Will a New Broom (Ko Wen-Je) Sweep Clean?

  Previous  |  Next  

Monday February 16, by Jerome F. Keating Ph.D.

The first month of Ko Wen-je's term as mayor of Taipei is not even over and the city residents are already finding themselves on the bow end of a fast learning curve in politics and elections, as well as resultant factors of decision making, accountability and transparency.

That Ko is a surgeon and with some eleven years emergency room experience as well as exercising practiced skills in organ transplants might influence his style. As such, unlike a traditional politician, he is used to the pressure and accountability of having to make split second life-or-death decisions.

Thus it was no surprise that in his first weeks of office he announced the removal of bus lanes in front of the Taipei Main Station and gave residents in the Taipei's Gonguan business area the right to choose whether to have certain lanes scooter free or not. Whether those citizens will come to regret their decision to allow scooter traffic there or not is in itself a lesson in accountability and responsibility for choices. They made the choice and have to live with it.

However, more important in his first month of office is Ko's immediate questioning of how past city contracts seem to have been granted with little concern for accountability. "Ridiculous" is the term he used for the contract on the Taipei Dome contract, which will see the city helpless to defend itself if Farglory Land Development Co does not deliver the goods on time or even reneges on parts of the contract.

Other projects like the Taipei New Horizon building in the Songshan Cultural and Creative Park and the MeHAS City development project have fallen under a similar type of scrutiny, and this, if nothing else, has made the public realize how transparency has been lacking in the past.

Too much has been done without the public's knowledge. Is this because former mayors and city councilors have been asleep at the wheel on numerous contracts? Has collusion been involved in the granting or plum contracts or even worse have under-the-table payoffs been made?

Former Taipei mayor, Hau Lung-bin, who no doubt plans to run for president next year is naturally upset at this scrutiny for it will certainly reflects badly on his management abilities. It implies baggage that he would not want to carry forward to a presidential campaign.

Hau has challenged Ko's examination saying that Ko has not considered all of the facts and has claimed that his administration can stand up to scrutiny, but is this true? The outcome will be known before next year.

There are already other practical examples on a smaller scale of what this is bringing to light. Those that live near Tun Hua Boulevard in Taipei, might remember how not that long ago under Hau Lung-bin's mayor ship, the road was torn up to create a special bike lane. No sooner was the bike lane built than it was determined to be impractical and the road was returned to its original state.

The end result of all this was that traffic was disrupted and two large contracts were handed out both to build the bike lane and then restore the road to its original state. Who paid for that? The taxpayers did. Was it good transparent planning? That is what the public must ask.

Hau's past eight years of leadership are not the only ones that are under scrutiny. Ko's actions have made citizens question why there was so little action for the previous last eight years when now-president Ma Ying-jeou was Taipei mayor. Lack of transparency and accountability, as well as dubious accomplishments over the past sixteen years were evident. However, where were the watchdogs? Where were the members of the city council? What took the citizens so long to wake up?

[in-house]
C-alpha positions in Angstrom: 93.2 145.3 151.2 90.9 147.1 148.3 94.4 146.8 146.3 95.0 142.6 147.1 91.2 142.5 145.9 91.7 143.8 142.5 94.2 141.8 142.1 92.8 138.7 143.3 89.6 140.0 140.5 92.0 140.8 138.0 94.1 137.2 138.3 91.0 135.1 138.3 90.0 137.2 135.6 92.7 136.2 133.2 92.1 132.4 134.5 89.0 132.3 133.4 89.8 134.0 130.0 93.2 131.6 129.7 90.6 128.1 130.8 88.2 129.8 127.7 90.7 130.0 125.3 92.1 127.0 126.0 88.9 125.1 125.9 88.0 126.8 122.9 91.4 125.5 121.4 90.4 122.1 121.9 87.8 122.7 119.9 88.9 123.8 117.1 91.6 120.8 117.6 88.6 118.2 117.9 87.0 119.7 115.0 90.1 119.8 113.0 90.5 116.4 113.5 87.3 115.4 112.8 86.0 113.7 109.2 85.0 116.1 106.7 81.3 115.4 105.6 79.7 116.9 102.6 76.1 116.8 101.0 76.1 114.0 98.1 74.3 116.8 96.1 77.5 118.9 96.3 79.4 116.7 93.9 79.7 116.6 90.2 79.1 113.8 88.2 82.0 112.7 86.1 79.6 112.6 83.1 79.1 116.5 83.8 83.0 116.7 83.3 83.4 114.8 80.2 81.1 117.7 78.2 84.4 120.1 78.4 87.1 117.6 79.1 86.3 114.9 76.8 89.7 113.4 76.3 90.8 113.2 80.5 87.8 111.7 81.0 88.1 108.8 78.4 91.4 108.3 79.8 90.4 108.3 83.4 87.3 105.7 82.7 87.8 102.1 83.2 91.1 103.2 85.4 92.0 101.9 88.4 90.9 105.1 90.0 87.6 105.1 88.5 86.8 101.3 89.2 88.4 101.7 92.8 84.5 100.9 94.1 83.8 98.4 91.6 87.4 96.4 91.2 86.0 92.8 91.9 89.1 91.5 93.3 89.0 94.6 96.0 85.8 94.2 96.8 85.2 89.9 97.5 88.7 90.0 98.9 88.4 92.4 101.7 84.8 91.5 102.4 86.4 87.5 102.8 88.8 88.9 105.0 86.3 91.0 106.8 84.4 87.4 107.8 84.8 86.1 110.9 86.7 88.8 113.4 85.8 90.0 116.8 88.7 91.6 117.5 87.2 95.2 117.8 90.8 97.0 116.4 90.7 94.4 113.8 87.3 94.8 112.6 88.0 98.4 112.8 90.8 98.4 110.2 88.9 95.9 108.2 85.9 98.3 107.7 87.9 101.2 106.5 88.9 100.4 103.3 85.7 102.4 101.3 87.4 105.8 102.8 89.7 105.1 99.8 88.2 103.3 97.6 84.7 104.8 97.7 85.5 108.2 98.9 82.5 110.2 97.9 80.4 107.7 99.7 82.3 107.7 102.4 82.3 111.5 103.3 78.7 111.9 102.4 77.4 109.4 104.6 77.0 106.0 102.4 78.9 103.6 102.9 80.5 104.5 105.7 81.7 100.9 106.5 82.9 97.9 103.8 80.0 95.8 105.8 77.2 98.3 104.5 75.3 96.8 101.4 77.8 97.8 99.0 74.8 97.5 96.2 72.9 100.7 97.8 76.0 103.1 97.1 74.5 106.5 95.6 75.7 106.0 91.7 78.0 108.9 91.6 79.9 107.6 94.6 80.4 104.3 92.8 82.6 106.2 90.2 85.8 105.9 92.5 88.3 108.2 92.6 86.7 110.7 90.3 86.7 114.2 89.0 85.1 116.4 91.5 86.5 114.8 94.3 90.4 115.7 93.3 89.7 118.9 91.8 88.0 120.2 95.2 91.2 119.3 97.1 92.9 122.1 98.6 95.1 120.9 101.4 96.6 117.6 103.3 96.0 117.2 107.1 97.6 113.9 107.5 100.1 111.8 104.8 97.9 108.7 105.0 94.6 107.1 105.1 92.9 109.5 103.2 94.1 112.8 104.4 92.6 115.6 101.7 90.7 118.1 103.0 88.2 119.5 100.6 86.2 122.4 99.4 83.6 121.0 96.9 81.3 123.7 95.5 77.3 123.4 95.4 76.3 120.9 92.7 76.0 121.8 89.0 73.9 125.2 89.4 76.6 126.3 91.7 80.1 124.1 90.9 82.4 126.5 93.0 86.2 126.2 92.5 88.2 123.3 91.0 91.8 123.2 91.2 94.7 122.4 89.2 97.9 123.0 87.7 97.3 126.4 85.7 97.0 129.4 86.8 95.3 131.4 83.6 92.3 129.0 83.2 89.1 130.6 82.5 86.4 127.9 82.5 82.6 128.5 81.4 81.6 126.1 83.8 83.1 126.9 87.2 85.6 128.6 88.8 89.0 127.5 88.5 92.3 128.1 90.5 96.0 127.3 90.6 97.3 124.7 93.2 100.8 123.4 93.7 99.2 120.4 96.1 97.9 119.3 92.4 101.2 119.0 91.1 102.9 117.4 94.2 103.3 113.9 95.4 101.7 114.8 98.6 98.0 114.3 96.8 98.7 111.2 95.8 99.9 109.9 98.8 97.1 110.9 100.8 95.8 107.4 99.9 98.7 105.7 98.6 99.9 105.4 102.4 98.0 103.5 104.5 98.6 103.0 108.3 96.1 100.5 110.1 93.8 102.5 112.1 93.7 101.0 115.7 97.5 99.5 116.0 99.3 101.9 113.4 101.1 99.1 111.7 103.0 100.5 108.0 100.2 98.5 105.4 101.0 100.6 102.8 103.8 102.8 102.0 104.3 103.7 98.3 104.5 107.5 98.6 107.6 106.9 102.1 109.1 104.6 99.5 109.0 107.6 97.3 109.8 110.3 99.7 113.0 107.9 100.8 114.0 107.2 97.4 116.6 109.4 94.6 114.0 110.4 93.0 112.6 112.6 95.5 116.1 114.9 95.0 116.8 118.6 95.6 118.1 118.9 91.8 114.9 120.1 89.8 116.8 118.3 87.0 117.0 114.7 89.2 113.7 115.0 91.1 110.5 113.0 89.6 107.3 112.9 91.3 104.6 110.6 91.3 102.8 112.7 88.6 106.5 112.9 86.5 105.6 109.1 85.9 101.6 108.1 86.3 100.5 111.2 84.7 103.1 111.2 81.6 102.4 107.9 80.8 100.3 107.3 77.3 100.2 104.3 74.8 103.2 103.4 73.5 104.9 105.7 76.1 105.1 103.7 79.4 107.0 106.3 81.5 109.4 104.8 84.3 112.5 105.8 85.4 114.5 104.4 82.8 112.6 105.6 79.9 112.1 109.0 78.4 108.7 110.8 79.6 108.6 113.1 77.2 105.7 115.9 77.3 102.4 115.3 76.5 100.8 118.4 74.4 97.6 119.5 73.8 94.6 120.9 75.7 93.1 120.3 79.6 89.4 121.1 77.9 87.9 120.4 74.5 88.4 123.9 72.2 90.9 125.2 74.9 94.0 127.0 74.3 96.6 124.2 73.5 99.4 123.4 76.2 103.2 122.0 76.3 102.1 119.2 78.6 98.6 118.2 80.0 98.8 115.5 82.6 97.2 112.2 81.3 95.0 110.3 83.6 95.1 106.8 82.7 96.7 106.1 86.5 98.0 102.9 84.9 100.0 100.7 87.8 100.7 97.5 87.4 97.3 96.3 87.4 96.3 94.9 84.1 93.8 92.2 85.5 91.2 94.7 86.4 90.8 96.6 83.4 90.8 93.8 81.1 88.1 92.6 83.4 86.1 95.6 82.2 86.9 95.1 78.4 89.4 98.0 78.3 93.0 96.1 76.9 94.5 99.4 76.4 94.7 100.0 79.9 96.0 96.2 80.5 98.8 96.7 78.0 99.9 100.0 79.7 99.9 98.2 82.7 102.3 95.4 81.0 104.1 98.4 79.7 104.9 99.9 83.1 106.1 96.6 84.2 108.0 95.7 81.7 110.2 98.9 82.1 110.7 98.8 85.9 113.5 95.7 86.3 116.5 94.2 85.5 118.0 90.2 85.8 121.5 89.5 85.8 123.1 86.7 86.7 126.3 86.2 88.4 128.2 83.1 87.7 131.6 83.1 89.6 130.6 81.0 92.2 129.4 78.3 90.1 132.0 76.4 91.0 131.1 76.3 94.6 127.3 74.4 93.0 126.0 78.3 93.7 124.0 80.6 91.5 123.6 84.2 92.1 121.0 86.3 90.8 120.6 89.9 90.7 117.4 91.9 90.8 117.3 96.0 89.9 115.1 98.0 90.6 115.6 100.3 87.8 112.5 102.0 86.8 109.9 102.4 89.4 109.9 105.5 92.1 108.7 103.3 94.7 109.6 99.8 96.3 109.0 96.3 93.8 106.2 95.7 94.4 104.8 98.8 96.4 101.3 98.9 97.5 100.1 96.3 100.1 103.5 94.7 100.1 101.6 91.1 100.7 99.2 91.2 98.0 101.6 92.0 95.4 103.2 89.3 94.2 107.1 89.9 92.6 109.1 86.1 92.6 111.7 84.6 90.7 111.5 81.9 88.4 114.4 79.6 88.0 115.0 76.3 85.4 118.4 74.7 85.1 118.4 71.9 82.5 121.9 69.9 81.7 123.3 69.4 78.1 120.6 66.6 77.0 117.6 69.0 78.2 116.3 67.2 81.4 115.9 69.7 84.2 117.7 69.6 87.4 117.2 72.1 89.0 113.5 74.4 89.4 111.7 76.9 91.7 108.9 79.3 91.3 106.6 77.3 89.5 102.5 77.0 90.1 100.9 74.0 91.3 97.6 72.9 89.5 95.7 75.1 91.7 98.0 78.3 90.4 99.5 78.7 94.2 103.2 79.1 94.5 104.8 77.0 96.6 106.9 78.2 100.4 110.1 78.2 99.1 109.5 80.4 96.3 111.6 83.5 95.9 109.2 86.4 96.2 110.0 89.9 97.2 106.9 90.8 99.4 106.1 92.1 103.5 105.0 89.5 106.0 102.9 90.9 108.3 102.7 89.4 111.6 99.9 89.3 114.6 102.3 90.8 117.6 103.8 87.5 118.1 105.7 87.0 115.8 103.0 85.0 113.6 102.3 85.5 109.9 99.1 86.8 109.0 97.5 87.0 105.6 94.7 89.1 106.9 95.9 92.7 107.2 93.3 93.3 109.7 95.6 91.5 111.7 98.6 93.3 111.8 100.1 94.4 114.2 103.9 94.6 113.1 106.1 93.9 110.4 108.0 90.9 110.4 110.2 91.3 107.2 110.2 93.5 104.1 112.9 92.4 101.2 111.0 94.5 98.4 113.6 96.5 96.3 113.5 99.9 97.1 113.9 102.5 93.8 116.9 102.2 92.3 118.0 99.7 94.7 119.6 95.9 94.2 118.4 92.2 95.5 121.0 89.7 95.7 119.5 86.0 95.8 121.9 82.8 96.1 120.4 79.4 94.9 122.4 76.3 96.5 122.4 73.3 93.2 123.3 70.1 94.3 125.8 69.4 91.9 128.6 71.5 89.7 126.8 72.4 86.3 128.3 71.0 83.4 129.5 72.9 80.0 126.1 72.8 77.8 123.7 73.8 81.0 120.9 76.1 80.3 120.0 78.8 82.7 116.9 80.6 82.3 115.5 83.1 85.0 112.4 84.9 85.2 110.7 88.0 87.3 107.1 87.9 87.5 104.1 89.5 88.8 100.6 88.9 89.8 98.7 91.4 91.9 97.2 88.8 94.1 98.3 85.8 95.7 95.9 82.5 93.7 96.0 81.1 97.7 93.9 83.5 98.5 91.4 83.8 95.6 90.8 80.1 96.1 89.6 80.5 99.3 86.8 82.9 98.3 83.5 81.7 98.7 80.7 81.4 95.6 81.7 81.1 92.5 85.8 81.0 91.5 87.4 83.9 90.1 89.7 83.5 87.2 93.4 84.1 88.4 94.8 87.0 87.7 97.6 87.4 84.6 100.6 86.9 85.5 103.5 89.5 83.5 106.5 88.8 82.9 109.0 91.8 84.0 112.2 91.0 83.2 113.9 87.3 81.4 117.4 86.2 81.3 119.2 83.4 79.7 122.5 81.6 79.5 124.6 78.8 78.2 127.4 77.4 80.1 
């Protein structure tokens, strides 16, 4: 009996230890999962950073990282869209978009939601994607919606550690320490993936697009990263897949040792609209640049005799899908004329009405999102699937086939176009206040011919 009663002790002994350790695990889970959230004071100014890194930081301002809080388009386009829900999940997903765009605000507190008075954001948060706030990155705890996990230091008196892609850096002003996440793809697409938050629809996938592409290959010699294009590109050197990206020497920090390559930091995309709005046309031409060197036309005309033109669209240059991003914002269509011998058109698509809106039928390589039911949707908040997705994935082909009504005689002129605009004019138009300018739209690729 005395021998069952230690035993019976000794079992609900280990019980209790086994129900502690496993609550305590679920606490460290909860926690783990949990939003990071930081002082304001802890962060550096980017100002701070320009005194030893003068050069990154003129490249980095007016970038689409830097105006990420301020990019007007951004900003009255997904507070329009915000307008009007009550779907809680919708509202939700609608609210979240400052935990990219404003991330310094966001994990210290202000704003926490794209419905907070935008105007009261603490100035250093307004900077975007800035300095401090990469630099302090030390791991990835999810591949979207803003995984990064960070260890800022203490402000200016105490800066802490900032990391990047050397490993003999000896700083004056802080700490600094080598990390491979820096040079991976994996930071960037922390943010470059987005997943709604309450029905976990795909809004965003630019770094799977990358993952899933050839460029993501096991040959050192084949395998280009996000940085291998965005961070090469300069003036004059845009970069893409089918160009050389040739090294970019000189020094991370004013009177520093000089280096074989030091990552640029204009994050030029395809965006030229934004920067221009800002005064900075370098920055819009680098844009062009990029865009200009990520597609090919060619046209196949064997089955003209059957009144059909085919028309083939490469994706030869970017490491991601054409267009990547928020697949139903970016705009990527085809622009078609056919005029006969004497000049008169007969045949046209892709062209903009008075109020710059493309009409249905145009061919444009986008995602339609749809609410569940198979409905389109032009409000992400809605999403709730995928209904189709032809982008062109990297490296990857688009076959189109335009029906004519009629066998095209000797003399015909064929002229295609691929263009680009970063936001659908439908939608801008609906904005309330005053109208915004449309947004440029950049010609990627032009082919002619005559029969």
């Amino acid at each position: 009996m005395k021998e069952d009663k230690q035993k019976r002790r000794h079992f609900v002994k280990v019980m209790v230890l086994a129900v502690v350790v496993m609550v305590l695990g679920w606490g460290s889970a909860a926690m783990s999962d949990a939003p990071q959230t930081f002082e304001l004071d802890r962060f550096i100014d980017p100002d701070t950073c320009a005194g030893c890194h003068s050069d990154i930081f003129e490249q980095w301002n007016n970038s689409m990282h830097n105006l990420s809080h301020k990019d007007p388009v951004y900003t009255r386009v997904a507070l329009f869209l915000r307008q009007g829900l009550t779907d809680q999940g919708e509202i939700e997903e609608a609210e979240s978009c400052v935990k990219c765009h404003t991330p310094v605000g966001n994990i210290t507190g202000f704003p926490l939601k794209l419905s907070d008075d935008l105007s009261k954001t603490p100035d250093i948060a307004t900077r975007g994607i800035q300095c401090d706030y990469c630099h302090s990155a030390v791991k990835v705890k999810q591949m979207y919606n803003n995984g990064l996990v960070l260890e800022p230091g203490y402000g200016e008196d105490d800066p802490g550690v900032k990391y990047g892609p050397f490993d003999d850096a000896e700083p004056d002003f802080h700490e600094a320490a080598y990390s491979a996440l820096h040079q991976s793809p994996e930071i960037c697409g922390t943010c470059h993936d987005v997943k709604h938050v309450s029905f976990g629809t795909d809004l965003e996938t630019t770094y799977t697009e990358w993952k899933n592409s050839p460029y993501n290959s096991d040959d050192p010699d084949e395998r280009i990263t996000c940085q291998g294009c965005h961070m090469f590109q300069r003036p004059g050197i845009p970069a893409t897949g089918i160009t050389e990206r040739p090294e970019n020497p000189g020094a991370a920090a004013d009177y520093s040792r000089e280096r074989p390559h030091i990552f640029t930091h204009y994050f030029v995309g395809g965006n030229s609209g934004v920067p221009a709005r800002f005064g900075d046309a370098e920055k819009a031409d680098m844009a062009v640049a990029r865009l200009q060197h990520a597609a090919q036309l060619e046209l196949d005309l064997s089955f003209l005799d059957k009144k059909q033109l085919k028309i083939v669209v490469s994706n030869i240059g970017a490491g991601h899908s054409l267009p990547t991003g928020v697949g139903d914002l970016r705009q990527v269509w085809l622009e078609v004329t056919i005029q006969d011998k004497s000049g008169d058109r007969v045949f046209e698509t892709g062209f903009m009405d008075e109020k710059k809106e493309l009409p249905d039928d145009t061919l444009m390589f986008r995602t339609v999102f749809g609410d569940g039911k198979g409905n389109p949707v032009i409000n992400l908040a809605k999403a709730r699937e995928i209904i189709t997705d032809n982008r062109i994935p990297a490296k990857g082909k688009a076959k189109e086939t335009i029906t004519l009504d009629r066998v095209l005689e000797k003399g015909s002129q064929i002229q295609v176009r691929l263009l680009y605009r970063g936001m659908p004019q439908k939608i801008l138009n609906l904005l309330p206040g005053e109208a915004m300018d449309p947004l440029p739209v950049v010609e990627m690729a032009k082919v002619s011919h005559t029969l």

One cannot deny that it was certainly a fortuitous choice or even a piece of luck that Ko chose to run as an independent candidate—thus removing himself from traditional party disputes and loyalties. One can only wonder and imagine what would have transpired with business as usual if former Chinese Nationalist Party (KMT) Taipei mayoral candidate Sean Lien had been sworn in. There would probably have been no real questioning of Hau's "dealings" just as there had been no questioning of Ma's dealings when Hau took over.

Does a new broom sweep clean? Perhaps, but this does not mean that all independent candidates should be elected by virtue of their simply being independent. True, in this case a fresh face, a new perspective and new ideals have proven to be a way to break the deadlock of past stagnation.

One can certainly venture that the Taipei residents chose wisely and that Ko's reception and penchant for action is being recognized. This does not give Ko a free pass in the upcoming years and it also does not mean that he will not make mistakes, but his actions in his first month have been a welcome breath of fresh air.

This brings Taipei residents back to their learning curve. For here there are many other questions that they as well as city workers must ask themselves. Why have city workers indulged in apparent negligence over the past 16 years? Have they have been cowed into simply rubber-stamping and not questioning the many previous contracts that have been made?

While this soul-searching and recognition of a learning curve must continue, these are very positive and true signs of a developing democracy. Hopefully citizens will continue in this process and recognize the need to vote for more than just image or hackneyed party dogma.

It took a long while for Ma's poor performance and nine percent ratings as president to be brought to light as well as his pseudonyms "bumbler" and "Ma the incompetent." This part of the voters' learning curve was slow, but it did come.

As a result one senses from this that those planning on running presidency next year had better be prepared for the scrutiny of this new type of citizenry.